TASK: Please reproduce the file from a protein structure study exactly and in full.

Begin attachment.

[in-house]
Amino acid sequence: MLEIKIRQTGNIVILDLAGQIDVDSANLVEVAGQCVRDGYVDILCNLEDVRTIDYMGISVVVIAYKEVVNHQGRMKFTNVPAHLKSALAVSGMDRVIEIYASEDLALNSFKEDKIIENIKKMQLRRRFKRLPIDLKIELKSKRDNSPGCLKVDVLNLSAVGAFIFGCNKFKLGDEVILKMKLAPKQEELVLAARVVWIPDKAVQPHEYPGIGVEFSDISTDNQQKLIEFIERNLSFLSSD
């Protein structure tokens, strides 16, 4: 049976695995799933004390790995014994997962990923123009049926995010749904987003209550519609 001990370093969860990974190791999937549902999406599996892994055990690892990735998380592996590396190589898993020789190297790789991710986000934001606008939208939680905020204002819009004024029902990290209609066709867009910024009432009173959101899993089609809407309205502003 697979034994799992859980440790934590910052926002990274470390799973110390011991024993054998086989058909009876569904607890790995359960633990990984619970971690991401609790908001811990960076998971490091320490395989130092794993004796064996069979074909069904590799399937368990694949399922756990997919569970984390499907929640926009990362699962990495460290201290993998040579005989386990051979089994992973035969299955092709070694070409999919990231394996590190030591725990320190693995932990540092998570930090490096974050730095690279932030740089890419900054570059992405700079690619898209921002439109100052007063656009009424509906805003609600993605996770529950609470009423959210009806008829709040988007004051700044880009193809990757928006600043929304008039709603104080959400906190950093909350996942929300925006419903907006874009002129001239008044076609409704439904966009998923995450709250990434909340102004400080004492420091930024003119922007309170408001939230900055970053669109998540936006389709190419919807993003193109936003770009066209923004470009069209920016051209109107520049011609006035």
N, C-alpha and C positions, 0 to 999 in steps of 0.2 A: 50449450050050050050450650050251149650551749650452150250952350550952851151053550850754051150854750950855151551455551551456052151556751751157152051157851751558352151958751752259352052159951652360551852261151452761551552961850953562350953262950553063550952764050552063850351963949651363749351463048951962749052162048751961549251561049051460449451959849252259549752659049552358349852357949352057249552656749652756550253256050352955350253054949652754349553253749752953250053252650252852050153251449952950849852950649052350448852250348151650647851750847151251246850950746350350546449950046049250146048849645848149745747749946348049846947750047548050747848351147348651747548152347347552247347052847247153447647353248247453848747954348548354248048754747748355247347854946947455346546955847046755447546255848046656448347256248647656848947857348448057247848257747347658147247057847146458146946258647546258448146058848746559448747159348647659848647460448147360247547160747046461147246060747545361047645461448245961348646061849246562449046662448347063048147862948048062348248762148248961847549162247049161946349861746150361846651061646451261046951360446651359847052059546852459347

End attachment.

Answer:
[in-house]
Amino acid sequence: MLEIKIRQTGNIVILDLAGQIDVDSANLVEVAGQCVRDGYVDILCNLEDVRTIDYMGISVVVIAYKEVVNHQGRMKFTNVPAHLKSALAVSGMDRVIEIYASEDLALNSFKEDKIIENIKKMQLRRRFKRLPIDLKIELKSKRDNSPGCLKVDVLNLSAVGAFIFGCNKFKLGDEVILKMKLAPKQEELVLAARVVWIPDKAVQPHEYPGIGVEFSDISTDNQQKLIEFIERNLSFLSSD
């Protein structure tokens, strides 16, 4: 049976695995799933004390790995014994997962990923123009049926995010749904987003209550519609 001990370093969860990974190791999937549902999406599996892994055990690892990735998380592996590396190589898993020789190297790789991710986000934001606008939208939680905020204002819009004024029902990290209609066709867009910024009432009173959101899993089609809407309205502003 697979034994799992859980440790934590910052926002990274470390799973110390011991024993054998086989058909009876569904607890790995359960633990990984619970971690991401609790908001811990960076998971490091320490395989130092794993004796064996069979074909069904590799399937368990694949399922756990997919569970984390499907929640926009990362699962990495460290201290993998040579005989386990051979089994992973035969299955092709070694070409999919990231394996590190030591725990320190693995932990540092998570930090490096974050730095690279932030740089890419900054570059992405700079690619898209921002439109100052007063656009009424509906805003609600993605996770529950609470009423959210009806008829709040988007004051700044880009193809990757928006600043929304008039709603104080959400906190950093909350996942929300925006419903907006874009002129001239008044076609409704439904966009998923995450709250990434909340102004400080004492420091930024003119922007309170408001939230900055970053669109998540936006389709190419919807993003193109936003770009066209923004470009069209920016051209109107520049011609006035």
N, C-alpha and C positions, 0 to 999 in steps of 0.2 A: 50449450050050050050450650050251149650551749650452150250952350550952851151053550850754051150854750950855151551455551551456052151556751751157152051157851751558352151958751752259352052159951652360551852261151452761551552961850953562350953262950553063550952764050552063850351963949651363749351463048951962749052162048751961549251561049051460449451959849252259549752659049552358349852357949352057249552656749652756550253256050352955350253054949652754349553253749752953250053252650252852050153251449952950849852950649052350448852250348151650647851750847151251246850950746350350546449950046049250146048849645848149745747749946348049846947750047548050747848351147348651747548152347347552247347052847247153447647353248247453848747954348548354248048754747748355247347854946947455346546955847046755447546255848046656448347256248647656848947857348448057247848257747347658147247057847146458146946258647546258448146058848746559448747159348647659848647460448147360247547160747046461147246060747545361047645461448245961348646061849246562449046662448347063048147862948048062348248762148248961847549162247049161946349861746150361846651061646451261046951360446651359847052059546852459347